Modes of transport in India in the 50s and 60s
By Sunita Rajiv Chikhalikar
In villages and small towns, bullock-carts were used as a means of transport. Some of our relatives stayed in a village. Their main occupation was farming. The distance from their homes to the fields was about two to three kilometers. Generally, they would either walk to the fields or enjoy their journey in their bullock cart.
The bullock cart was also utilized as a means to carry goods like grains, vegetables, crops, hay, cattle feed and other essential commodities.
It was the only means of transportation for members of a family residing in the village, to commute directly from their homes to other villages, towns, or places at district levels.
The manufacture of the wheels and the body of the bullock cart was the main business of the carpenters in the village.
A ‘Tonga’ or a horse driven carriage was many a times employed as a mode of conveyance for about four to six passengers at a time, on sharing basis, to commute from one place to another in towns and cities. The horses were generally fed, groomed and maintained by their owners.
The bicycle was the most common mode of transport in India in the 50s and 60s.It was considered as an ideal vehicle mainly due to its low purchase cost. The maintenance was also very easy and cheap. In addition, it was eco-friendly and speedier than either the bullock cart or the Tonga.
In today’s world, we come across geared bicycles. In the olden days, bicycles manufactured were generally of only two basic single-geared models. The main difference between the two was the upper connecting tube: curved for women and straight for men. The mechanism of brakes too was simple.
In those days, the maintenance of the bicycle was generally done at home itself. Weekly oiling and greasing sufficed. Tubes within the tyres were inflated by means of a ‘Hand Pump’, which was owned by every household. It was an ‘easy to use’ air pump with a piston and a detachable slim rubber tube that could be connected to the inlet of the cycle tube. Most of the times, these pumps were fitted on the frame of the cycle itself and carried everywhere, even to remote places. Tube punctures were fixed by Dunlop rubber solutions, popular in those days.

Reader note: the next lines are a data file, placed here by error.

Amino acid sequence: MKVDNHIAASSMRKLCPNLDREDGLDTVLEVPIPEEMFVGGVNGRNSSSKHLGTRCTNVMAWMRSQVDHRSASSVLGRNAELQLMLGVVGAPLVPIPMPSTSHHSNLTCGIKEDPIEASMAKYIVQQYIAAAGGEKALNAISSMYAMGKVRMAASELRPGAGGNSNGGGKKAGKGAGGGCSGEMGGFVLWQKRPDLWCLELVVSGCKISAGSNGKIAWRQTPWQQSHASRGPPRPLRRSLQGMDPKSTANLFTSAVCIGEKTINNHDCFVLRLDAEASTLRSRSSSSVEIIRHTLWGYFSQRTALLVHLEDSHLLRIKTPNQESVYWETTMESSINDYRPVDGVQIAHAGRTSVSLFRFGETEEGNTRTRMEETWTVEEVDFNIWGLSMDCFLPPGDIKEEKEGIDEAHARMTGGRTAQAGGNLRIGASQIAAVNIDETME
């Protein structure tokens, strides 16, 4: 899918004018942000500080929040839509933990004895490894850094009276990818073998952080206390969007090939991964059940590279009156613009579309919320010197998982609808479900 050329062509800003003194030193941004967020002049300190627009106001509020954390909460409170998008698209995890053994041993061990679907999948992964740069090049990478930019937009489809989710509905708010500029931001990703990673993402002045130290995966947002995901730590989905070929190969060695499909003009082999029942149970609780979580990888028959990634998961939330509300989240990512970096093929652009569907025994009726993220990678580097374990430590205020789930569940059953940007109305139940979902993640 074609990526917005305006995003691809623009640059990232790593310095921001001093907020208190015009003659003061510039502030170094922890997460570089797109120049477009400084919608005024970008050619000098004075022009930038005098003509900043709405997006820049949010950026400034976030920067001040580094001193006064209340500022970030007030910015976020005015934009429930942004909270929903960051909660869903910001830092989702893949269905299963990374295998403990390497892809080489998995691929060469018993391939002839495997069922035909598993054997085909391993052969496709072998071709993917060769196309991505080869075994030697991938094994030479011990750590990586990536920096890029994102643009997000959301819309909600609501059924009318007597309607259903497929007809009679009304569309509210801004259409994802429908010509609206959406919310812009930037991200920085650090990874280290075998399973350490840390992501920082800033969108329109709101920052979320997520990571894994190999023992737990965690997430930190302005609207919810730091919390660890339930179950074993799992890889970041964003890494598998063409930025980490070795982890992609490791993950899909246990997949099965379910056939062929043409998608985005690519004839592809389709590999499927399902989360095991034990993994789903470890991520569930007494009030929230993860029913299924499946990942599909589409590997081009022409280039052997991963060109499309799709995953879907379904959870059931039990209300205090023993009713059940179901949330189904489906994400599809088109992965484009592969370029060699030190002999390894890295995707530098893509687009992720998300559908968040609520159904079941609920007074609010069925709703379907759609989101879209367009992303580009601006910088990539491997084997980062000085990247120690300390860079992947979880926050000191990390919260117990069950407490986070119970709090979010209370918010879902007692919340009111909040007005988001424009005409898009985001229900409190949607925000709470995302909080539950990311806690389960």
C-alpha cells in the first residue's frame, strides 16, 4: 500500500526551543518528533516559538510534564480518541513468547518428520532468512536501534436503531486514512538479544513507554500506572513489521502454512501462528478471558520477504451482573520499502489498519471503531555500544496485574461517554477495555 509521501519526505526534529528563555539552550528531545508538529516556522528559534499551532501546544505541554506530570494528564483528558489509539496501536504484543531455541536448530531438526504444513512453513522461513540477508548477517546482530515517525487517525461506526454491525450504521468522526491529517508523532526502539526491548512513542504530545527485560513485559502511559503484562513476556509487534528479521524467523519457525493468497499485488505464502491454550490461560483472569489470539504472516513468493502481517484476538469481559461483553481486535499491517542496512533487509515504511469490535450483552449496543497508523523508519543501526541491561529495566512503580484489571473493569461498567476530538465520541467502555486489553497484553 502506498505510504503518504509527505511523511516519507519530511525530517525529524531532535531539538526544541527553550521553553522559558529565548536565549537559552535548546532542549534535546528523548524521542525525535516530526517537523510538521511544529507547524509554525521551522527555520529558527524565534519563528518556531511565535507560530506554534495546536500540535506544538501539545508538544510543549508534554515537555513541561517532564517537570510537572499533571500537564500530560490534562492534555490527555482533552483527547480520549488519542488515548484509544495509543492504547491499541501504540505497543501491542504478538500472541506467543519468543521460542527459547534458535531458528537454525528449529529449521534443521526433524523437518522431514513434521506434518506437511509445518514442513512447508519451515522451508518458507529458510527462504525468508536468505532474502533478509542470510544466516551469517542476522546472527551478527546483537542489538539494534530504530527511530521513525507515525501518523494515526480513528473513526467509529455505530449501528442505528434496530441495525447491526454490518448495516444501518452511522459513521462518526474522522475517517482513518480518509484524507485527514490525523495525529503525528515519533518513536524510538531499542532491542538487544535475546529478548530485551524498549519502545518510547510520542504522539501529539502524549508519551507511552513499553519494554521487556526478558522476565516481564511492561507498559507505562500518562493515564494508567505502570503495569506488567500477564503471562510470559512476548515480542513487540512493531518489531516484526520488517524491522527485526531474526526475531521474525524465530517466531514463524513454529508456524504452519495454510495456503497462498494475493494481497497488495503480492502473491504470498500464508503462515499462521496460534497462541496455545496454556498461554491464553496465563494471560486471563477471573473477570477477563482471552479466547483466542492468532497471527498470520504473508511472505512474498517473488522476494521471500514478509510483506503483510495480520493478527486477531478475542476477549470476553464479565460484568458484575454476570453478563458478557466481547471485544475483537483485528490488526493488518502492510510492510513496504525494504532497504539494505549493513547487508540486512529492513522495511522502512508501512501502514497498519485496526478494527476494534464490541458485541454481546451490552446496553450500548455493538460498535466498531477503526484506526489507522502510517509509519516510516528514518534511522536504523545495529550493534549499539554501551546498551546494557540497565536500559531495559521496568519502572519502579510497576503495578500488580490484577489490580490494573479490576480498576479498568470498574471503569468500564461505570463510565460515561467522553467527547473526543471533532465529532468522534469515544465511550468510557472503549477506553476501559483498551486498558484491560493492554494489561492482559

Many bicycles did not even have mud-guards. Men who wore soft trousers called ‘Vijars’ and women who wore saris, used metal clips to clamp their clothes on their ankles, to prevent them from flapping into the spokes of the wheels.
At many places there were no street lights. So people who traveled on bicycles at night used to fit dynamos and bulbs on the bicycle. These dynamos were operated by cycling, by rotating rear wheels of the bicycles using friction between the rubber tyres and the knurled shaft of the dynamos. Due to this, electricity was generated in the dynamo which in turn used to light up the bulb on the handle-bar of the bicycle.
Two-wheeler vehicles which ran on petrol were scooters and motorcycles. Vespa, Lambretta and Bullet were the popular models.
We owned a green Vespa scooter. My father purchased it in the year 1970. We sold it in 1980 as we had to shift to another city. It served us very well and dad was sorry to see it go. The day we were to sell our Vespa, my elder brother asked my dad whether he could have ‘a last run’ on the vehicle.
“Yes, but do drive carefully and make its run last,” were my dad’s teasing words to him.
The two main models of cars Ambassador and Fiat were popular in those days. Of course, buses were used as cheap public transport vehicles to commute long distances between places which were connected by road.
Aeroplanes, trains and ships too played an important role in transport.
And many people of the old, relied on their naturally-gifted vehicles: their legs to travel surprisingly long distances without fear of fatigue, time or place.
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This is a photograph of some acquaintances on a horse-driven Tonga.
This is the
photograph of a bicycle used by my husband’s elder brother in the
This is the photograph of my uncle and me posing on our Vespa in 1970.
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